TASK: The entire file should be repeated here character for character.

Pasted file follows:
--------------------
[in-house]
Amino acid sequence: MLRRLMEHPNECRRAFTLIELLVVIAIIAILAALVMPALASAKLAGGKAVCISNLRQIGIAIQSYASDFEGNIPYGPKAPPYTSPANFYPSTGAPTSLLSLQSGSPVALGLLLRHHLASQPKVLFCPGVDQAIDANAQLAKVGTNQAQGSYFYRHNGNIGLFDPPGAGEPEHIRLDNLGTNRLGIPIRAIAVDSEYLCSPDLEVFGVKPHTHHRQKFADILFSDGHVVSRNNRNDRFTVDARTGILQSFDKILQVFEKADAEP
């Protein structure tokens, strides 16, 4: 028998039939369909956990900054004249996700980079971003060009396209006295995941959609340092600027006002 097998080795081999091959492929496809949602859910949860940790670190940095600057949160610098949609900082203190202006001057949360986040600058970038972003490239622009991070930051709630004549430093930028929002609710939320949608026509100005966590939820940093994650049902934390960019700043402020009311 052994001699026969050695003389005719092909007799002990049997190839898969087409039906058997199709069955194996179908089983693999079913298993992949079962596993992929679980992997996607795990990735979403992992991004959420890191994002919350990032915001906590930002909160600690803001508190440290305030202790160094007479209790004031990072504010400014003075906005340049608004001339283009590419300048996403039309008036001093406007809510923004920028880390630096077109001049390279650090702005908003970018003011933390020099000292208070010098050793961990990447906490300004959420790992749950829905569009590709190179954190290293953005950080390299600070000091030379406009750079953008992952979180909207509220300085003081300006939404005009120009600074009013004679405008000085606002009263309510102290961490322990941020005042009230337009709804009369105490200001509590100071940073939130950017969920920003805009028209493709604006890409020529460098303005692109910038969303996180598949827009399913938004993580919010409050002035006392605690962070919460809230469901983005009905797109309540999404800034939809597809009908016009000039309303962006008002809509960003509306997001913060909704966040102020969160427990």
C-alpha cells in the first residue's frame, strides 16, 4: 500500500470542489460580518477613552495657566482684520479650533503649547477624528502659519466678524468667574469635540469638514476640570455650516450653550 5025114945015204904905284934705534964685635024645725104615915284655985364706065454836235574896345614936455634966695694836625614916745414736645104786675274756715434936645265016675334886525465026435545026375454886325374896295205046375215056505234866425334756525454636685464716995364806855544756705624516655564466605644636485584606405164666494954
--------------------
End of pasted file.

[in-house]
Amino acid sequence: MLRRLMEHPNECRRAFTLIELLVVIAIIAILAALVMPALASAKLAGGKAVCISNLRQIGIAIQSYASDFEGNIPYGPKAPPYTSPANFYPSTGAPTSLLSLQSGSPVALGLLLRHHLASQPKVLFCPGVDQAIDANAQLAKVGTNQAQGSYFYRHNGNIGLFDPPGAGEPEHIRLDNLGTNRLGIPIRAIAVDSEYLCSPDLEVFGVKPHTHHRQKFADILFSDGHVVSRNNRNDRFTVDARTGILQSFDKILQVFEKADAEP
């Protein structure tokens, strides 16, 4: 028998039939369909956990900054004249996700980079971003060009396209006295995941959609340092600027006002 097998080795081999091959492929496809949602859910949860940790670190940095600057949160610098949609900082203190202006001057949360986040600058970038972003490239622009991070930051709630004549430093930028929002609710939320949608026509100005966590939820940093994650049902934390960019700043402020009311 052994001699026969050695003389005719092909007799002990049997190839898969087409039906058997199709069955194996179908089983693999079913298993992949079962596993992929679980992997996607795990990735979403992992991004959420890191994002919350990032915001906590930002909160600690803001508190440290305030202790160094007479209790004031990072504010400014003075906005340049608004001339283009590419300048996403039309008036001093406007809510923004920028880390630096077109001049390279650090702005908003970018003011933390020099000292208070010098050793961990990447906490300004959420790992749950829905569009590709190179954190290293953005950080390299600070000091030379406009750079953008992952979180909207509220300085003081300006939404005009120009600074009013004679405008000085606002009263309510102290961490322990941020005042009230337009709804009369105490200001509590100071940073939130950017969920920003805009028209493709604006890409020529460098303005692109910038969303996180598949827009399913938004993580919010409050002035006392605690962070919460809230469901983005009905797109309540999404800034939809597809009908016009000039309303962006008002809509960003509306997001913060909704966040102020969160427990």
C-alpha cells in the first residue's frame, strides 16, 4: 500500500470542489460580518477613552495657566482684520479650533503649547477624528502659519466678524468667574469635540469638514476640570455650516450653550 5025114945015204904905284934705534964685635024645725104615915284655985364706065454836235574896345614936455634966695694836625614916745414736645104786675274756715434936645265016675334886525465026435545026375454886325374896295205046375215056505234866425334756525454636685464716995364806855544756705624516655564466605644636485584606405164666494954